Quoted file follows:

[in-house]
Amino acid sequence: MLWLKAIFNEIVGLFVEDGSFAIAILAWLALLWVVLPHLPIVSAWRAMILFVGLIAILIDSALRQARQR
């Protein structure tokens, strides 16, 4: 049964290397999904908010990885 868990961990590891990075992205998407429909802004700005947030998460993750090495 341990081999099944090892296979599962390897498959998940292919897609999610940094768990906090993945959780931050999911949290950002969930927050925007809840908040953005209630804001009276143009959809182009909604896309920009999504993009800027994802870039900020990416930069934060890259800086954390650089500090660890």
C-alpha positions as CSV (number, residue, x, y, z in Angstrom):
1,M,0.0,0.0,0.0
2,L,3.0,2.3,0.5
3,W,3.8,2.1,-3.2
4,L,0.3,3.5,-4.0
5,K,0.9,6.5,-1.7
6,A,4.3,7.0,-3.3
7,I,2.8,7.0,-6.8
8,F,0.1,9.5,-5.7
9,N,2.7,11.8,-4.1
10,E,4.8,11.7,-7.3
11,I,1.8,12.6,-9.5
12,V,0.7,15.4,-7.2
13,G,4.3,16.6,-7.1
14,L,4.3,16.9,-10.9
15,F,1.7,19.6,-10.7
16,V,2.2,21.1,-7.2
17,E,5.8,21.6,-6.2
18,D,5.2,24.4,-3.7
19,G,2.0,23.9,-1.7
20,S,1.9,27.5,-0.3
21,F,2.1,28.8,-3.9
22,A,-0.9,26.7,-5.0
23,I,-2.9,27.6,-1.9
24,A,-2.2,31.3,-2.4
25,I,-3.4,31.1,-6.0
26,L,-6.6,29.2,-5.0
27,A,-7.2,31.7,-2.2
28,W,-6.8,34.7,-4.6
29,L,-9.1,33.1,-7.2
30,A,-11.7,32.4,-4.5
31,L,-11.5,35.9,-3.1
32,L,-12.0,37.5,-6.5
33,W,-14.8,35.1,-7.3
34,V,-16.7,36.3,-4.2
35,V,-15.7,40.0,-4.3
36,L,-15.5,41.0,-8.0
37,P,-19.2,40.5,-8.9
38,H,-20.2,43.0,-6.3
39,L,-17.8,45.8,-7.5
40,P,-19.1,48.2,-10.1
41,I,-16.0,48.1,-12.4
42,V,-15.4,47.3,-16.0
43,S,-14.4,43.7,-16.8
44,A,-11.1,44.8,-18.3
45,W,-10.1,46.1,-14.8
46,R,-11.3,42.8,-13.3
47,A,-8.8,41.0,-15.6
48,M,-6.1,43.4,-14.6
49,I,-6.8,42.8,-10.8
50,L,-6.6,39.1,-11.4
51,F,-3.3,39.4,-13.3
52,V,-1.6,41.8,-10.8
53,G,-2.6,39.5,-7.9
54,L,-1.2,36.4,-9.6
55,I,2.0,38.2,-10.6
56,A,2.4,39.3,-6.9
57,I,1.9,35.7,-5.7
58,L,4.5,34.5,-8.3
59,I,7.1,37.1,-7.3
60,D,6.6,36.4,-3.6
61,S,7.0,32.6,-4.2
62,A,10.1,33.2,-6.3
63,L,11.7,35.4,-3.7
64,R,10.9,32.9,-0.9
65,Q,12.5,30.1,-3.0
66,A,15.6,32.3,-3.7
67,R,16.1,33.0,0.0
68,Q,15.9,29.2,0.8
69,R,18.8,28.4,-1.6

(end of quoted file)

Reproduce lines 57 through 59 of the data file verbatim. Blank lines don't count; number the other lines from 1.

53,G,-2.6,39.5,-7.9
54,L,-1.2,36.4,-9.6
55,I,2.0,38.2,-10.6